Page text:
This thing has gone as close to chalk as possible during SunsRank so far. We intentionally cemented Devin Booker in stone at the top before we began the series, but you guys are quite in line with the Suns’ front office.
Here’s where we are so far...
- Deandre Ayton
- Ricky Rubio
- Mikal Bridges
Before we move onto the next vote, a few words about the roster.
However I do have to shout out our own Sam Cooper for discussing Ayton’s true value as it relates to what we’re seeing in these playoffs. Specifically, how the Lakers-Rockets series goes and what that tells us about Anthony Davis’ value in the postseason.
Davis is different than Ayton, as evidenced by Davis’ continued problem with playing the position he’s been destined for since he was drafted nearly a decade ago. Ayton is a center, and played a whole lot more like a real modern center under Monty Williams than he did under Igor Kokoskov.
The versatile defense, finishing ability, and athleticism allowed Ayton to stay on the court against modern offenses like Dallas and Toronto, though we of course haven’t seen him in the playoffs. The biggest question, though, is whether Ayton can create his own shot from the perimeter.
All big centers not named Joel, KAT, and Joker should be cheering hard for the lakers right now. If Houston take this series it’s going to hurt the value of the big man even more.— Draymond Green (@Money23Green) September 5, 2020
The three players Draymond Green references above — through a combination of passing, shooting, inside efficiency — can anchor dominant offenses. Can Ayton? So far, his chosen shot has mostly been the fadeaway mid-range jumper. His post moves are far from polished, and we only just saw him start to shoot threes.
But what if Ayton doesn’t have to? What if Booker, Rubio, and the team’s strong wings make up for the offensive weakness of having a big as your second-best player? Or what if someone like Bridges just keeps getting better to the point that he becomes second to Booker himself? That’s what I’m thinking more about as we make our way through the NBA playoffs.
Without further ado, let’s vote on No. 5 in SunsRank.
Kelly Oubre Jr., Forward, Age 24
Ranks on the Suns: 18.7 Pts/g (2nd), 6.4 Reb/g (2nd), 1.3 Stl/g (3rd), 0.7 Blk/g (2nd), 4.4 FTA/g (2nd), 3PA/g (2nd), 34.5 Min/g (2nd)
The case for Oubre: As I wrote about last week, Oubre is a better shot creator, rebounder, leader and defensive play-maker right now than Johnson and a better offensive player overall than Bridges. At the same time, Oubre has also improved steadily every season of his career and is already proven as a guy who can stay on the court in the playoffs, which should be the Suns’ goal next season. Finally, Oubre came up big time and again in clutch moments this season, which shouldn’t be overvalued but definitely matters for a team still cobbling together an identity.
The case against Oubre: This isn’t a case against Oubre as a player, but more so a case against him being the fifth-best player on this team. And it’s what I come back to more than anything when evaluating his fit long-term on this roster: Oubre just doesn’t fit how the Suns want to play all that well. He’s still an average or worse shooter and his decision-making needs improvement on both ends. The best version of the Suns puts Devin Booker in position to lead a great modern offense with enough defense to insulate him on the other end (think how the Rockets use James Harden). Oubre doesn’t really have a clear place on a team like that.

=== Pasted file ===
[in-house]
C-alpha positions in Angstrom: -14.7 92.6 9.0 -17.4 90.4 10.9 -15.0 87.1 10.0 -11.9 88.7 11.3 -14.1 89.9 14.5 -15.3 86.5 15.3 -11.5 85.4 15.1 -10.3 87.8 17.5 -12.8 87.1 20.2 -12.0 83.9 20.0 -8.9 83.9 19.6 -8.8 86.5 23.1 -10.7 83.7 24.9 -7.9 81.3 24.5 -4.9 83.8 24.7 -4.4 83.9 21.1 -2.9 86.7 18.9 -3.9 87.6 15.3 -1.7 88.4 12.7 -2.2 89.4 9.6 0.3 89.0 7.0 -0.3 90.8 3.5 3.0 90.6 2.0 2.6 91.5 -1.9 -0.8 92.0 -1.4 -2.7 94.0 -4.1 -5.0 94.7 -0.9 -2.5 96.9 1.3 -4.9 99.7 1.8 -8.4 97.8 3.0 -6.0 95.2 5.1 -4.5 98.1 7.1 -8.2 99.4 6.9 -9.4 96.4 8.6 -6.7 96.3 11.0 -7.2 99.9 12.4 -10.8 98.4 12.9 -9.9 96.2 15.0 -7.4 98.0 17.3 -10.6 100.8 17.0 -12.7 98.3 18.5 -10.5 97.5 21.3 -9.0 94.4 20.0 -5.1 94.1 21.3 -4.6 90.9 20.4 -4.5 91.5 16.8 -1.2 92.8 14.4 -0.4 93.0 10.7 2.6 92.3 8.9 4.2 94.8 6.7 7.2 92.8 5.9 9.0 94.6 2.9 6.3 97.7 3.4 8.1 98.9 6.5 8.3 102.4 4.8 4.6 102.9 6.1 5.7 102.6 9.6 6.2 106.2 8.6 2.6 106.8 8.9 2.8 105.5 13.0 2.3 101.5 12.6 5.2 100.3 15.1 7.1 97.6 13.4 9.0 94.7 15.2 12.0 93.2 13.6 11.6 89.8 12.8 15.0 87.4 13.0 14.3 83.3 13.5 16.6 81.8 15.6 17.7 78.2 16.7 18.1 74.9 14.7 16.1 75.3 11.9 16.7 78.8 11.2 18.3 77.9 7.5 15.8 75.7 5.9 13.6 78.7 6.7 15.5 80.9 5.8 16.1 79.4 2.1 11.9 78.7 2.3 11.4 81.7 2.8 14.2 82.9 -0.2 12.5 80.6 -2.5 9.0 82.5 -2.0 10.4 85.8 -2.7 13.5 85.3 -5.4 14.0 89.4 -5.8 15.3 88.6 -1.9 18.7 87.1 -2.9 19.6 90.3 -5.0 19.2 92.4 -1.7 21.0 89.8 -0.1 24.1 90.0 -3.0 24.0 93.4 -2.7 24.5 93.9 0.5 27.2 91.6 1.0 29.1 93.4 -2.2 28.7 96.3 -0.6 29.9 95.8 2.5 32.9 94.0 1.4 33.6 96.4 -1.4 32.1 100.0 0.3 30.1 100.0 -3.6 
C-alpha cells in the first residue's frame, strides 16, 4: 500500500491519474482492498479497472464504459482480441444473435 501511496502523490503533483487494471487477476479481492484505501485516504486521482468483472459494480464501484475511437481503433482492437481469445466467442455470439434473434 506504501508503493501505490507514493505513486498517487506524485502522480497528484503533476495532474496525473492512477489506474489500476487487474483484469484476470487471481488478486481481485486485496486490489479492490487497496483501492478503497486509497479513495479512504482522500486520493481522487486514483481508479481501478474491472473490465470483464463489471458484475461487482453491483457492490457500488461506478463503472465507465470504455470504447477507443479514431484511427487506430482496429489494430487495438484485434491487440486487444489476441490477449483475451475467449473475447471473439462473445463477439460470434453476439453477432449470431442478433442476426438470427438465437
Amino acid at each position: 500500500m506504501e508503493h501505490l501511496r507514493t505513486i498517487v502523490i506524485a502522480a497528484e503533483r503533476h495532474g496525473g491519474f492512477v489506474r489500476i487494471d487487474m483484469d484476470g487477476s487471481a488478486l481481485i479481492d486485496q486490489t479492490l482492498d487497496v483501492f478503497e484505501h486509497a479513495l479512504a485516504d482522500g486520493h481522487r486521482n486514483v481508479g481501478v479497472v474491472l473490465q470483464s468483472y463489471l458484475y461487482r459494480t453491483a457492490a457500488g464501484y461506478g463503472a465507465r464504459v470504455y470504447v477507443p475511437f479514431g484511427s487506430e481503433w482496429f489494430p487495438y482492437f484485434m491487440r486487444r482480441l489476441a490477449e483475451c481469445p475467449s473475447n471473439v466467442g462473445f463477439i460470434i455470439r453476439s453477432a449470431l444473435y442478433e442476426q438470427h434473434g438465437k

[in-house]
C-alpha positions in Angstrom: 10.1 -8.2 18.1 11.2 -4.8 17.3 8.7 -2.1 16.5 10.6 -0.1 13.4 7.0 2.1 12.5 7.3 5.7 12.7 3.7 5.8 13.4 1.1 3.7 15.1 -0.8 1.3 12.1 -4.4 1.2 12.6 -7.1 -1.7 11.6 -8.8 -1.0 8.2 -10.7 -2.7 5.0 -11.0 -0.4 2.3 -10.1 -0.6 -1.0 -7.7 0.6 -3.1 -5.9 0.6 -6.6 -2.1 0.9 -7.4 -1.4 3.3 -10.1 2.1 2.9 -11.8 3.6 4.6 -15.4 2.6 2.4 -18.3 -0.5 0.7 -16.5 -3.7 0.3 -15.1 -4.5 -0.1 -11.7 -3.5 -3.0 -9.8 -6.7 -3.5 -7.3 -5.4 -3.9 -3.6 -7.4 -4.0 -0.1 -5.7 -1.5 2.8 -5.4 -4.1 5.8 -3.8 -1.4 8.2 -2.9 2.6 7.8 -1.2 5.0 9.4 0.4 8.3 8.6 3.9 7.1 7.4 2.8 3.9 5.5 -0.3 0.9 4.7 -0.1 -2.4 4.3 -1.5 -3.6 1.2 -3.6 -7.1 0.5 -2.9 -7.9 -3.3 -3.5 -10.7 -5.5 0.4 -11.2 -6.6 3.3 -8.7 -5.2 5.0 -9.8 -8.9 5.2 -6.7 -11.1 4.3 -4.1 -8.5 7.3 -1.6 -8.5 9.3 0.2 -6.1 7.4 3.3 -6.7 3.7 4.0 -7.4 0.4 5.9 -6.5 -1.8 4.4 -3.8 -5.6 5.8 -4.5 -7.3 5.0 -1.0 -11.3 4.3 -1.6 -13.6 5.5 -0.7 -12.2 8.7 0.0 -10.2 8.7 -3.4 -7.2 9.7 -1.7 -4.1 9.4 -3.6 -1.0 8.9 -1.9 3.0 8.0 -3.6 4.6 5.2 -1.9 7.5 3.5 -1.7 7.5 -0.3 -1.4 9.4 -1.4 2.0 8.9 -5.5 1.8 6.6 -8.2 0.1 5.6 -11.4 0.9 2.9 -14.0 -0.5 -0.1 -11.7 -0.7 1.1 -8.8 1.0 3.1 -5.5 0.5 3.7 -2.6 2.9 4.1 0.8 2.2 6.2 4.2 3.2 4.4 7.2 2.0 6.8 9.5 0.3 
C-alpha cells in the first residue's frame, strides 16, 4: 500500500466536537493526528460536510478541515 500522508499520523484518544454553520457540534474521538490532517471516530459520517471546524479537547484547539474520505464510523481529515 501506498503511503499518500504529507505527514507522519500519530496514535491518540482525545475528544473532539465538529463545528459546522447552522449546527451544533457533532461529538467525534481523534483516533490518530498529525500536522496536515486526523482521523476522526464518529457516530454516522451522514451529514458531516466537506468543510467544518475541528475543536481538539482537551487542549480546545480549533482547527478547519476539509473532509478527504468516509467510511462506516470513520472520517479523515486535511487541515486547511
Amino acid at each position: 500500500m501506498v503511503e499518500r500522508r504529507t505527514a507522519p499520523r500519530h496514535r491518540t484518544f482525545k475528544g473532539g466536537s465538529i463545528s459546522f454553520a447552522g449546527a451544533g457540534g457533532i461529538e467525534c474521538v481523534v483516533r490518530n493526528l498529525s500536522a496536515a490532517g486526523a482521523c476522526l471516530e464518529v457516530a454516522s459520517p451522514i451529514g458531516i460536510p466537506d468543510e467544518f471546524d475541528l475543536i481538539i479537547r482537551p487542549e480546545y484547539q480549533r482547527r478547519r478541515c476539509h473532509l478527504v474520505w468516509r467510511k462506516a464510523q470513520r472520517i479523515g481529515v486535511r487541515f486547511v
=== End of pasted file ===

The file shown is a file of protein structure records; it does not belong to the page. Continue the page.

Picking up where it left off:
Cameron Johnson, Forward, Age 24
Ranks on the Suns: 39% 3PT (3rd), 4.8 3PA/g (3rd), 56.5% Effective FG (4th), 58.6% True Shooting (6th)
The case for Johnson: The rookie has the chance to be a special shooter. And as he showed throughout the year and especially in the Bubble, his defense is far better than expected coming out of North Carolina. That coupled with his improving play-making and efficient decision-making show a player who is a perfect fit alongside a core of Booker, Ayton and Bridges.
The case against Johnson: There’s a chance we’re seeing his ceiling. Of course SunsRank is just a snapshot in time, but this is also a young, building team so inherently we’re going to always project forward. Where might Johnson get better? On the margins, I’d like to see him improve attacking closeouts and finishing, but we basically saw a best-case scenario for Johnson’s rookie season, making it hard to guess where he gets better next.
Dario Saric, Big, Age 26
Ranks on the Suns: 24.7 Min/g (6th), 3.6 3PA/g (5th), 35.7% 3P (6th), 6.2 Reb/g (3rd), 1.9 Ast/g (6th), 55.4% eFG (6th)
The case for Saric: What we saw in the Bubble was magnificent. Saric put together the best stretch of his career over the course of 11 total games in Orlando, looking like a bona fide modern backup big man who can hold his own on defense, make his teammates better, and as we discussed with Ayton earlier, create his own shot from the perimeter.
The case against Saric: The limitations we saw throughout most of the regular season are real, too. Saric is not much of an athlete and needs to be empowered in the right role to make a real impact for his team. It seems like Williams is the right coach to do that, but Saric limits the versatility of your roster and when we factor in that he’s also about to get more expensive, it’s a tough sell.
Cameron Payne, Guard, Age 26
Just checking to make sure you were paying attention. Who am I to keep you from voting for CAM PAYNE??
Make your voice heard
Just like you’ll be able to do at the Madhouse this November, go ahead and VOTE down below...
Which of these players should be ranked FIFTH in SunsRank, behind Booker/Ayton/Rubio/Bridges
This poll is closed
Kelly Oubre Jr.
Someone else (comment on it)